hard drive by typing in his PGP passphrase so prosecutors can view
the unencrypted files, a ruling that raises serious concerns about
self-incrimination in an electronic age.
 
 http://news.cnet.com/8301-13578_3-10172866-38.html
 
I would not read too much into this ruling -- I think that this is a
special situation, and does not address the more important general
issue.  To me, this part is crucial:

Judge Sessions reached his conclusion by citing a Second
Circuit case, U.S. v. Fox, that said the act of producing
documents in response to a subpoena may communicate
incriminating facts in two ways: first, if the government
doesn't know where the incriminating files are, or second, if
turning them over would implicitly authenticate them.

Because the Justice Department believes it can link Boucher
with the files through another method, it's agreed not to
formally use the fact of his typing in the passphrase against
him. (The other method appears to be having the ICE agent
testify that certain images were on the laptop when viewed at
the border.)

Sessions wrote: Boucher's act of producing an unencrypted
version of the Z drive likewise is not necessary to
authenticate it. He has already admitted to possession of the
computer, and provided the government with access to the Z
drive. The government has submitted that it can link Boucher
with the files on his computer without making use of his
production of an unencrypted version of the Z drive, and that
it will not use his act of production as evidence of
authentication. 

In other cases, where alternative evidence is not available to the
government, and where government agents have not already had a look at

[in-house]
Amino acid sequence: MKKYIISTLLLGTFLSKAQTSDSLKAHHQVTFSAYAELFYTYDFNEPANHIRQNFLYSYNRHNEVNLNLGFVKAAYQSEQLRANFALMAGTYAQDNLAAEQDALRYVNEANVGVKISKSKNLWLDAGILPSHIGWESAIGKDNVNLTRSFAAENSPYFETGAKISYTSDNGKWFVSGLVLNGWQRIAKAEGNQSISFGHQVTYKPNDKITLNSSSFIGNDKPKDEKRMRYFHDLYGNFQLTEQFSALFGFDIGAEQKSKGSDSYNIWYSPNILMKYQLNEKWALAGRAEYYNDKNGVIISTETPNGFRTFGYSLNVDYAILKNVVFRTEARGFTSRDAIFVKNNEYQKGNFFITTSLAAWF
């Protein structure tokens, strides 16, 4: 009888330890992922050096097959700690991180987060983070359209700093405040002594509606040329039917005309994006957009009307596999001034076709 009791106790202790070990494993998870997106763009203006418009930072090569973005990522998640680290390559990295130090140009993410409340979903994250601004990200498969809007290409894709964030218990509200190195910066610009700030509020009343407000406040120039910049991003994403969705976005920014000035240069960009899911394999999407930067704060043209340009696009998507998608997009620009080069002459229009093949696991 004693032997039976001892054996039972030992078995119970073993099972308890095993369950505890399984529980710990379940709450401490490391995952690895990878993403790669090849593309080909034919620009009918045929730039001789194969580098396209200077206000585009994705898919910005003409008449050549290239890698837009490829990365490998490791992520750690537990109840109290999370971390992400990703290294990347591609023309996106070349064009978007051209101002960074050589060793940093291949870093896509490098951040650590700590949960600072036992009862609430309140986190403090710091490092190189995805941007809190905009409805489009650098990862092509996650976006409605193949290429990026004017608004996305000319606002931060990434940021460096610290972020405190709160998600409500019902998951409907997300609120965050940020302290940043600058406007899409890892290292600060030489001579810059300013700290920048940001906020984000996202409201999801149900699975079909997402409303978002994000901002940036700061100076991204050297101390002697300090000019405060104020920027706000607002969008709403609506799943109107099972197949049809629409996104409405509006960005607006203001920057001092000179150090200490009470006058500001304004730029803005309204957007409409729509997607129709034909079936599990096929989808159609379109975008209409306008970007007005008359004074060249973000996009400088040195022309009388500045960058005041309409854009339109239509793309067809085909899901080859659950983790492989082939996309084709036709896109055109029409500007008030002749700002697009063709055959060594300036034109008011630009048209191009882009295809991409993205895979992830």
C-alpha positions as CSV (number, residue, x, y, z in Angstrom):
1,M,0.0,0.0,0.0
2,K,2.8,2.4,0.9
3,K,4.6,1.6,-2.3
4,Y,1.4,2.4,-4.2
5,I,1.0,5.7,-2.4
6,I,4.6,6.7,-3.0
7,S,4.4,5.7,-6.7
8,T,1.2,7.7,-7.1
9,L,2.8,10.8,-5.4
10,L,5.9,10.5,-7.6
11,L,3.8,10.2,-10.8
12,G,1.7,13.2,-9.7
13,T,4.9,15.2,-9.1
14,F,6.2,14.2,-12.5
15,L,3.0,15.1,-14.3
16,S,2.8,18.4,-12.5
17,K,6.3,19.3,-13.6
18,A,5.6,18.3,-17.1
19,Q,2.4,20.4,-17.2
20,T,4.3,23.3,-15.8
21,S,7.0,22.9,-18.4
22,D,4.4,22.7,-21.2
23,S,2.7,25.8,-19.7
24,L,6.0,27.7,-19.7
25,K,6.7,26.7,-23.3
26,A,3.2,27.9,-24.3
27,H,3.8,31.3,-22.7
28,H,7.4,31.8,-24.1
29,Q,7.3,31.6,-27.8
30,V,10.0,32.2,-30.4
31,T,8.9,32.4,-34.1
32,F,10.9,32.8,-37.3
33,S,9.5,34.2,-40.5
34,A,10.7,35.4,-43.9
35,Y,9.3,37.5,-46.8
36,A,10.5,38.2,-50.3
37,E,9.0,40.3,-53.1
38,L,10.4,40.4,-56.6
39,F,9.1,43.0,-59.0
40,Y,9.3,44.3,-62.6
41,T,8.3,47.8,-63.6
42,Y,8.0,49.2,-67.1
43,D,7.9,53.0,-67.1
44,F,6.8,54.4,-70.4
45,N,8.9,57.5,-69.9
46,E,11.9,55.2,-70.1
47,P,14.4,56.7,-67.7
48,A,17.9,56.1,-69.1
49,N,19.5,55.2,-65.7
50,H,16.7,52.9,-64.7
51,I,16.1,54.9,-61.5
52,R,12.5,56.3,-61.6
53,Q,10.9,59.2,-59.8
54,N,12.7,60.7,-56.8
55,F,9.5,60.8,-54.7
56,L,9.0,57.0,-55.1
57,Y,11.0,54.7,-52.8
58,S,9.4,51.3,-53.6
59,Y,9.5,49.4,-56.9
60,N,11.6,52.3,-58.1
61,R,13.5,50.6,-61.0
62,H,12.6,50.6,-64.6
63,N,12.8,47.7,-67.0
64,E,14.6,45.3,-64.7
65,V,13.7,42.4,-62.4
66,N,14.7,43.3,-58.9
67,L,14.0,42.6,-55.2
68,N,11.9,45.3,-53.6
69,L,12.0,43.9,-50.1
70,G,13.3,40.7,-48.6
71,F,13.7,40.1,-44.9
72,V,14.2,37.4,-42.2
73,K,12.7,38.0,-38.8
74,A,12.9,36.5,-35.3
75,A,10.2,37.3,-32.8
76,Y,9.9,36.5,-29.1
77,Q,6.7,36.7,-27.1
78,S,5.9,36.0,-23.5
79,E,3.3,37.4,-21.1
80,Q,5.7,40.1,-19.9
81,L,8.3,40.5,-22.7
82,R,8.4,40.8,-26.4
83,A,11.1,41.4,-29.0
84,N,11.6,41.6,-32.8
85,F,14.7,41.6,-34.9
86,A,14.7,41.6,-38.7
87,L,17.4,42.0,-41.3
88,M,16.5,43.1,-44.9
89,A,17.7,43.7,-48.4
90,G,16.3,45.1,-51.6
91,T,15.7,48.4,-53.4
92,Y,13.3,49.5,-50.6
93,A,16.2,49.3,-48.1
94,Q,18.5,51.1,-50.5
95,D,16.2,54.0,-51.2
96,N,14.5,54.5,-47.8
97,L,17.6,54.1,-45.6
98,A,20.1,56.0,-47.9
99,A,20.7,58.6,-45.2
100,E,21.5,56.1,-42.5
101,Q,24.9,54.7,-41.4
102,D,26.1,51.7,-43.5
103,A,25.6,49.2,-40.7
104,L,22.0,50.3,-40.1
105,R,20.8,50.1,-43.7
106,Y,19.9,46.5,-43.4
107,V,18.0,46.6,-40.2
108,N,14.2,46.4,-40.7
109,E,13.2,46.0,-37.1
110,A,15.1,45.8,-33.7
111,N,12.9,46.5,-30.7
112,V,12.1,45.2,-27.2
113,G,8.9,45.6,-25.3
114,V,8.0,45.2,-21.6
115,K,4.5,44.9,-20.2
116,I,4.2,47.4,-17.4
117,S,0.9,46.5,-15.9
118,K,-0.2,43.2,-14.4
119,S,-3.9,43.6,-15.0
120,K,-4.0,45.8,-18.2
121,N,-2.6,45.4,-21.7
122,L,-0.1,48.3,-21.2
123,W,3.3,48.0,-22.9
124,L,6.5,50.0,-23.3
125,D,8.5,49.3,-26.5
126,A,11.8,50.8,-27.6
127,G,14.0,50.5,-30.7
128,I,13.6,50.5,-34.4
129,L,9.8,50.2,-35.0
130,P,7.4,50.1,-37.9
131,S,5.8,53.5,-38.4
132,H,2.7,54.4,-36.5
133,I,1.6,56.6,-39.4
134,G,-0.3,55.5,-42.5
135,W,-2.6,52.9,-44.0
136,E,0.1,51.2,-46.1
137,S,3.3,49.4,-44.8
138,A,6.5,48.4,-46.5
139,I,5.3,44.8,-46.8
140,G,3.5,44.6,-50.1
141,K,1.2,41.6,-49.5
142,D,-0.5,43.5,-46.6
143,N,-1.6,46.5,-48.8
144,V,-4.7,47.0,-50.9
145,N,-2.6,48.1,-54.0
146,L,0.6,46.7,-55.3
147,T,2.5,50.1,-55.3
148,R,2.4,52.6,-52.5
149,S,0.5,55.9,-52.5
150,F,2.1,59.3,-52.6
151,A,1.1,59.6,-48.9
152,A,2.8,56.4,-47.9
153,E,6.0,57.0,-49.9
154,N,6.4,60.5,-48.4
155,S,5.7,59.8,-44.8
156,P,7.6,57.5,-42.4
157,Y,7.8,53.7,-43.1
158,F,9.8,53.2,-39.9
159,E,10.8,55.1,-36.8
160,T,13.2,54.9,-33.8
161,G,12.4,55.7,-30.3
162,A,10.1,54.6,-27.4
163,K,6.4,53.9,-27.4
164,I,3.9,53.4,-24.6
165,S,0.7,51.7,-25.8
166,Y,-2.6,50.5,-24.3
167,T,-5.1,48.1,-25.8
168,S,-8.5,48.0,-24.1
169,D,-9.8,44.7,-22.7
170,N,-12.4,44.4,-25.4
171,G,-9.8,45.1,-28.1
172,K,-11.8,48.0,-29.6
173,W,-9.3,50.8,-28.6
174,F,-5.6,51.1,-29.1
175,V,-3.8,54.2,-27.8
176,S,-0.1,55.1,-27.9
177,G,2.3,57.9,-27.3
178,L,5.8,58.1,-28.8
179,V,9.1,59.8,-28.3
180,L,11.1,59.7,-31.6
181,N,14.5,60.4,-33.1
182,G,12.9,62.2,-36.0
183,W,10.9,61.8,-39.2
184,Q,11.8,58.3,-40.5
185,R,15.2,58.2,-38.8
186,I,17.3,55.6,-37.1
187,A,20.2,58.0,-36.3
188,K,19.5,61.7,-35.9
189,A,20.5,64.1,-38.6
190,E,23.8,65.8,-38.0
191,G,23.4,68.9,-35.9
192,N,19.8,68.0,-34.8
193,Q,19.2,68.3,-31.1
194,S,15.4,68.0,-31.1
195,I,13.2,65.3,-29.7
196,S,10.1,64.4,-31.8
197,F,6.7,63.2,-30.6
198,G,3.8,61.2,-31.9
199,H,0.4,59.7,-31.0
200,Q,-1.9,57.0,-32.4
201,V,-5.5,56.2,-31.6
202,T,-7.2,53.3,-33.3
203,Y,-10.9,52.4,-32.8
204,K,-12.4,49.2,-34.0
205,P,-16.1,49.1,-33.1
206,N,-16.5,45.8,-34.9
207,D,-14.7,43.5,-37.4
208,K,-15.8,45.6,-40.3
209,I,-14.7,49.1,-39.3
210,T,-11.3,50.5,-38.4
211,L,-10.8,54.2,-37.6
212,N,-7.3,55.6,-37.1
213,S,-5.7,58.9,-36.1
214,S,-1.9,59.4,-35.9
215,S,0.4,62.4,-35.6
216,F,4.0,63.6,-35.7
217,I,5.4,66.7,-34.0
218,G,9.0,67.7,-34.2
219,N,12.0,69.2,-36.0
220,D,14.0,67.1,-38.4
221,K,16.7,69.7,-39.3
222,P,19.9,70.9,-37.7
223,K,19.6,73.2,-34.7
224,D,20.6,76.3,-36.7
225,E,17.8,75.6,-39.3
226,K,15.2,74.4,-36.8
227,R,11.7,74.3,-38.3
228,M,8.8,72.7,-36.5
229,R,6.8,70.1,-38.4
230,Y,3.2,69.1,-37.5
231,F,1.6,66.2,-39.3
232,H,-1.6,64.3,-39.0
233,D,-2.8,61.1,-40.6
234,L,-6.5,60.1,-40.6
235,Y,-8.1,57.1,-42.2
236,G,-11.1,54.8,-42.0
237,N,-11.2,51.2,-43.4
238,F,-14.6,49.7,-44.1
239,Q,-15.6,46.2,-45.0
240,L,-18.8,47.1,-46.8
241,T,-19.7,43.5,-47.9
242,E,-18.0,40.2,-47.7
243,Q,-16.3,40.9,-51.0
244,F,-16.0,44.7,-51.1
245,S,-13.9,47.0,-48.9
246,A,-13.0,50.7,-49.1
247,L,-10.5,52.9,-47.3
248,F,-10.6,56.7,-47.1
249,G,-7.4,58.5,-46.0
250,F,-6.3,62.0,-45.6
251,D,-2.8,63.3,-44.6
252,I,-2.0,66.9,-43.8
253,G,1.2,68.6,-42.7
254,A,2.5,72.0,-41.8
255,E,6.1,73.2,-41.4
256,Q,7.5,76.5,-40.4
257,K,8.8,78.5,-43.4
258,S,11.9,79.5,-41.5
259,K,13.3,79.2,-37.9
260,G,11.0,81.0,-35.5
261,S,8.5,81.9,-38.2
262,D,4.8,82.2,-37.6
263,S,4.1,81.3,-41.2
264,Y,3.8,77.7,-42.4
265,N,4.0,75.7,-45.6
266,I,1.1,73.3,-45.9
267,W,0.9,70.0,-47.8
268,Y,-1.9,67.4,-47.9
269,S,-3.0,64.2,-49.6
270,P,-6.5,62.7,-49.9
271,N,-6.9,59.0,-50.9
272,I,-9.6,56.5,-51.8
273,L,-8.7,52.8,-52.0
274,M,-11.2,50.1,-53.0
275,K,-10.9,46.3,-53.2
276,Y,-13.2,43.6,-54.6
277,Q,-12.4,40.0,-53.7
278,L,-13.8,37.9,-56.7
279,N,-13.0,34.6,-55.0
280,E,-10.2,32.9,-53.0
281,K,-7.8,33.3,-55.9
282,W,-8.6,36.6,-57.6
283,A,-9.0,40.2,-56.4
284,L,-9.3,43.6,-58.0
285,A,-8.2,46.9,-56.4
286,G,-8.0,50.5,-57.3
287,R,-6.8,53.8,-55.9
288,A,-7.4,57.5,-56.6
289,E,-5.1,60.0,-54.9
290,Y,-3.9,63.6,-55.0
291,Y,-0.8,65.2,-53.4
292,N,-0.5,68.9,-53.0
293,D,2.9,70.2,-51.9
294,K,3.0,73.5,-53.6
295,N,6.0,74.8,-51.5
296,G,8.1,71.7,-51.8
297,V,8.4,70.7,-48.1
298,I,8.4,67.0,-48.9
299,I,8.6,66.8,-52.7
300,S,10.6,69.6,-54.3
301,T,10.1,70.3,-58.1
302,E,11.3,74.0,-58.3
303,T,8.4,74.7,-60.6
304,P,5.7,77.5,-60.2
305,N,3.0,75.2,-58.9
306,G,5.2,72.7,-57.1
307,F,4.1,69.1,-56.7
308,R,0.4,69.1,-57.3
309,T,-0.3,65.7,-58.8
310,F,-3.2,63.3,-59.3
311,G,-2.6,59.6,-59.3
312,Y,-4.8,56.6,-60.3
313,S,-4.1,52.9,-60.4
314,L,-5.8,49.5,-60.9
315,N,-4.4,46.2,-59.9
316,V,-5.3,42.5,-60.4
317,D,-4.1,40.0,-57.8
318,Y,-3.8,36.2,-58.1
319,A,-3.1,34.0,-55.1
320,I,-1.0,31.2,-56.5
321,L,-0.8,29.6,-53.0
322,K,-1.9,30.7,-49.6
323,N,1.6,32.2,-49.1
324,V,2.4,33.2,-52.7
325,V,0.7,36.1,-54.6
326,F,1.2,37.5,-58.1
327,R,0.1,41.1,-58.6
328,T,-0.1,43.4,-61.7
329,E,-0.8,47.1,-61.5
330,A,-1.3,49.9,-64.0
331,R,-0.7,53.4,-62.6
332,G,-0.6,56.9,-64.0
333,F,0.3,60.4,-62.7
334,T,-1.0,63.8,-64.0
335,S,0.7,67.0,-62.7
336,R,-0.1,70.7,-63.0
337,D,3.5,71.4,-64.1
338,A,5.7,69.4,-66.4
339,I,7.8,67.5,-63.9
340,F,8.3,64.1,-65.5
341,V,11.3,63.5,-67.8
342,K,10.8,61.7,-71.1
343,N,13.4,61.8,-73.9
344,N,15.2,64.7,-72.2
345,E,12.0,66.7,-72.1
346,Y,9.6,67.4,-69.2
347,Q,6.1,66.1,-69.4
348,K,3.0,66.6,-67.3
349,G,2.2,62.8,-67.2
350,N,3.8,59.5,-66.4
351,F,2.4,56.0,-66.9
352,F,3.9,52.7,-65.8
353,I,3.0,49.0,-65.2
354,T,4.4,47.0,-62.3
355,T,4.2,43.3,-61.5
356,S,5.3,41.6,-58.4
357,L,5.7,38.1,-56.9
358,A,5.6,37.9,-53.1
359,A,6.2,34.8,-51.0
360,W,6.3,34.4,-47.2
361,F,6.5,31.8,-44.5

the contents, the facts (and hence perhaps the ruling) would be
different.


--Steve Bellovin, http://www.cs.columbia.edu/~smb

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Re: Judge orders defendant to decrypt PGP-protected laptop

2009-03-03 Thread Adam Fields
On Tue, Mar 03, 2009 at 12:26:32PM -0500, Perry E. Metzger wrote:
 
 Quoting:
 
A federal judge has ordered a criminal defendant to decrypt his
hard drive by typing in his PGP passphrase so prosecutors can view
the unencrypted files, a ruling that raises serious concerns about
self-incrimination in an electronic age.
 
 http://news.cnet.com/8301-13578_3-10172866-38.html

The privacy issues are troubling, of course, but it would seem trivial
to bypass this sort of compulsion by having the disk encryption
software allow multiple passwords, each of which unlocks a different
version of the encrypted partition.

When compelled to give out your password, you give out the one that
unlocks the partition full of kitten and puppy pictures, and who's to
say that's not all there is on the drive?

Is there any disk encryption software for which this is common
practice?

-- 
- Adam

** Expert Technical Project and Business Management
 System Performance Analysis and Architecture
** [ http://www.adamfields.com ]

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Re: Judge orders defendant to decrypt PGP-protected laptop

2009-03-03 Thread Perry E. Metzger

Adam Fields cryptography23094...@aquick.org writes:
 The privacy issues are troubling, of course, but it would seem trivial
 to bypass this sort of compulsion by having the disk encryption